Anyway, a lot of single malt whiskies are very good indeed. A bit expensive perhaps, but sometimes you just have to pay a high price for quality. What is all the fuss about? Is it just a yuppie fad? Well, no. Single malts are much more individual than blended whiskies. Often very powerfully flavoured. Sometimes rather one-dimensional in flavour. Blending rounds out any defects in flavour, tones down anything over-powerful, fills in missing features. A good blended whisky will be well-rounded, but will lack the individual character of a single malt. If you want individuality and character, try some single malts. If you want a finely crafted perfect taste, stick to good blends that you like. (Many cheap blends are another story, often made from whisky too flawed to bottle without corective blending.)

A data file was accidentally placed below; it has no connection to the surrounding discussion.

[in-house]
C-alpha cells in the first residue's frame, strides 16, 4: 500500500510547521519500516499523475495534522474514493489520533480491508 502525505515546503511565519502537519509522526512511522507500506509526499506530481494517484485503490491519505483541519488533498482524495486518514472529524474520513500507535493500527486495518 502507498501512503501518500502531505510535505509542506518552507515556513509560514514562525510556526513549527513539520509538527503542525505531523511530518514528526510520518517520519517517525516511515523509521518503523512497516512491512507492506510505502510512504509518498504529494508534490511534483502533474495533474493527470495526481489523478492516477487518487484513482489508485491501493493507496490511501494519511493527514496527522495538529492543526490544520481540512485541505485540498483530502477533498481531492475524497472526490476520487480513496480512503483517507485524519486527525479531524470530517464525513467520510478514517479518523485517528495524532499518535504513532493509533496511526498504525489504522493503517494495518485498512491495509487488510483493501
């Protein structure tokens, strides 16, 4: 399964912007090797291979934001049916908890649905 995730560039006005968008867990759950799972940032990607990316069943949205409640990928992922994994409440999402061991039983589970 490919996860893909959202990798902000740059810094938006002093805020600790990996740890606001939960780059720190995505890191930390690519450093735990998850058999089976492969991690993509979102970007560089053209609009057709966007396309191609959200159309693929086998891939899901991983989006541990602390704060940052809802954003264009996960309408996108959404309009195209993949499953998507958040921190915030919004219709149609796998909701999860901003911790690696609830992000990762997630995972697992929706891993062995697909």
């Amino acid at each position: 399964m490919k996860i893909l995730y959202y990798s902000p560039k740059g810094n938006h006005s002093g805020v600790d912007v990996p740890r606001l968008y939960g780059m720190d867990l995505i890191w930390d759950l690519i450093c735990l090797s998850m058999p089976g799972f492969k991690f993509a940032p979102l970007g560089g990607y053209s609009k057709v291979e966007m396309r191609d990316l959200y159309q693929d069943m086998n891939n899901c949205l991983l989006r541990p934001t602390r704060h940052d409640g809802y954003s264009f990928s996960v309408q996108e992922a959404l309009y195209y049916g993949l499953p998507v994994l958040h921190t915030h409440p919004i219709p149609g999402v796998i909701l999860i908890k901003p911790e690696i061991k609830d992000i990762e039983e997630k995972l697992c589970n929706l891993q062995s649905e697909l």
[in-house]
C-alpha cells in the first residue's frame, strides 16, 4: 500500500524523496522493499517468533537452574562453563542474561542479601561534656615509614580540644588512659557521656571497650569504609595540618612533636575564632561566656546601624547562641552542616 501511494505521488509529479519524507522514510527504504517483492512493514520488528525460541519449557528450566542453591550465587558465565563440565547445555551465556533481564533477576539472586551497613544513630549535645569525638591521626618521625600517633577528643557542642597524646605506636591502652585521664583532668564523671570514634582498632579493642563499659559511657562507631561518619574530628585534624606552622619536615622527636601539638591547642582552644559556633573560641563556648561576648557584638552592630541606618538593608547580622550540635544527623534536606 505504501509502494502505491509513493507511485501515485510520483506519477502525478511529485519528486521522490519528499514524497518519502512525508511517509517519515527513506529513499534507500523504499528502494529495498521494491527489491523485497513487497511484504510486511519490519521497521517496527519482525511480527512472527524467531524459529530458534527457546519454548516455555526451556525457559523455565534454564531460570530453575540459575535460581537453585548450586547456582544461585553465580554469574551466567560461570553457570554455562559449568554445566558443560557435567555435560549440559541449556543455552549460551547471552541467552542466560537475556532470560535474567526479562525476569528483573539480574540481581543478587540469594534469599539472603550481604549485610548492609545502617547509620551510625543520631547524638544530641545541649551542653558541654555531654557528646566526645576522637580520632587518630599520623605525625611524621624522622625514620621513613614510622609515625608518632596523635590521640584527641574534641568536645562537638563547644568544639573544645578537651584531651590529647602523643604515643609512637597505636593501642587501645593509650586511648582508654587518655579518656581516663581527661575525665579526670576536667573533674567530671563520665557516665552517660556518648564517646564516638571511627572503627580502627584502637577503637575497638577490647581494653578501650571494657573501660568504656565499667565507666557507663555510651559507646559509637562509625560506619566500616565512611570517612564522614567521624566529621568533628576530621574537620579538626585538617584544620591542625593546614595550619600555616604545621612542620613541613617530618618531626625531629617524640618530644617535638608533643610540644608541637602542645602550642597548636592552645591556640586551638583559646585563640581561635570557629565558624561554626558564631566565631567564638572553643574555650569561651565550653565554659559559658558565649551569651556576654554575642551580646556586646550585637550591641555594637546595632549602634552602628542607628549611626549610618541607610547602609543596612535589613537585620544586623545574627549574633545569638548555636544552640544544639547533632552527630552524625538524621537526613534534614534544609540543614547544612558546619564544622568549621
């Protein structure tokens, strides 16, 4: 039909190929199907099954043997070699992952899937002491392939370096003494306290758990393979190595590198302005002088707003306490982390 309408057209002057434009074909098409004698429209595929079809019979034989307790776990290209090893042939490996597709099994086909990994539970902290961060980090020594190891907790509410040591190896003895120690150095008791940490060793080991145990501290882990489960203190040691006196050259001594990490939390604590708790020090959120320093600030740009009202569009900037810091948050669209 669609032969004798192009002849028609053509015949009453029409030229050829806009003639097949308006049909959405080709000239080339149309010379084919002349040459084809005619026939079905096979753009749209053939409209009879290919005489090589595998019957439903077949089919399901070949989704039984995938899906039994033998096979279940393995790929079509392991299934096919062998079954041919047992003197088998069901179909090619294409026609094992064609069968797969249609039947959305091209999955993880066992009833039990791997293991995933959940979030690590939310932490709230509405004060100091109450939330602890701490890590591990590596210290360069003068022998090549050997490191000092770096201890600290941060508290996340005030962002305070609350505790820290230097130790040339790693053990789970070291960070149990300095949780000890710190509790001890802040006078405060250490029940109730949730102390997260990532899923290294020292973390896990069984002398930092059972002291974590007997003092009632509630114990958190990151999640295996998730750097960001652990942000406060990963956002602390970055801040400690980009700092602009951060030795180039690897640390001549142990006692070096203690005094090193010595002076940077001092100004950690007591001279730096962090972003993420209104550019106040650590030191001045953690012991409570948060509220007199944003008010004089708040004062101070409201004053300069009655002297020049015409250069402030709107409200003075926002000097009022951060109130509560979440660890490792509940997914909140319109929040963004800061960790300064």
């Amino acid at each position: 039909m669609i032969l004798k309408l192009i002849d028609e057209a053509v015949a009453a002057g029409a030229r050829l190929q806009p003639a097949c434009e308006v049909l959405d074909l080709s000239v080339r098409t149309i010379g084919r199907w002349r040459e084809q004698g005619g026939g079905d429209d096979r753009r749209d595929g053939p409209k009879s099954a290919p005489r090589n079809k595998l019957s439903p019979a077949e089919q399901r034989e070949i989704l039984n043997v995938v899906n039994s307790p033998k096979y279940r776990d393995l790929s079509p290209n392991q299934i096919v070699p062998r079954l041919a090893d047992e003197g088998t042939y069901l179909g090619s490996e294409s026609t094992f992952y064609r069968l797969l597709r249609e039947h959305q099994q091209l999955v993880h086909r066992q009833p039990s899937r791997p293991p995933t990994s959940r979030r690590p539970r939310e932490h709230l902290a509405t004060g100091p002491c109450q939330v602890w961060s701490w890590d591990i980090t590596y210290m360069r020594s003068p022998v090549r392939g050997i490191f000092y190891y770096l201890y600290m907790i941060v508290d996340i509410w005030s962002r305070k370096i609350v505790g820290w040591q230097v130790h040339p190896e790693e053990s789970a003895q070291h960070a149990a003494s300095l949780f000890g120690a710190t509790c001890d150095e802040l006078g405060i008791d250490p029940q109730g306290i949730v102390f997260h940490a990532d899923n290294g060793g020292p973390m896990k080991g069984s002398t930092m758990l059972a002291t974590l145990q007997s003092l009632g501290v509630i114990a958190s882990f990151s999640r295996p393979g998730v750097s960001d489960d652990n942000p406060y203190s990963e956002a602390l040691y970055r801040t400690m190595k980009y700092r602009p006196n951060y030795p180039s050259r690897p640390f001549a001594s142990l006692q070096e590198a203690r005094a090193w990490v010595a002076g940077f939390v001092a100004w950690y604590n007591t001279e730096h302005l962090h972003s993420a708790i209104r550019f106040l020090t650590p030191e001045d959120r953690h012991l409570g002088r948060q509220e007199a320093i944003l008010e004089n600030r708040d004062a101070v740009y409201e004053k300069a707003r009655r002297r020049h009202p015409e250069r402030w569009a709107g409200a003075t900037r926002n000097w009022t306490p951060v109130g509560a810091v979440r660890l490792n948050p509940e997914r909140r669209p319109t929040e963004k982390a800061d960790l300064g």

Here are the first single malts that we tried, a trio regarded by many as among the best of single malts. I thought that Laphroaig was outstanding, notably better than the others. The extreme robustness of its flavour might put some off though.
750 ml bottle
A 10 year old single Islay malt Scotch whisky, this is considered by many to be one of the finest of all Scotch whiskies. Certainly, it is one of the most powerful. It's smooth with a rich pungent flavour dominated by a peat smoke aftertaste that lingers for hours. It's good and it's got character, and plenty of it. Far too strongly flavoured for many. Bottled at 43% alcohol. Glen prefers the gentle blandness of Johnnie Walker. Graeme - "It has a certain horrific ascination."
T ***** G *
700 ml bottle
A 10 year old single malt Scotch whisky, the only one made on Skye. This is bottled at 45.8% alcohol. It has a warm smokey aroma, and a bright and peppery, almost floral, minty taste, leaving a gentle lingering of peat smoke. Very approachable compared to some of the heavy-weight malts out there.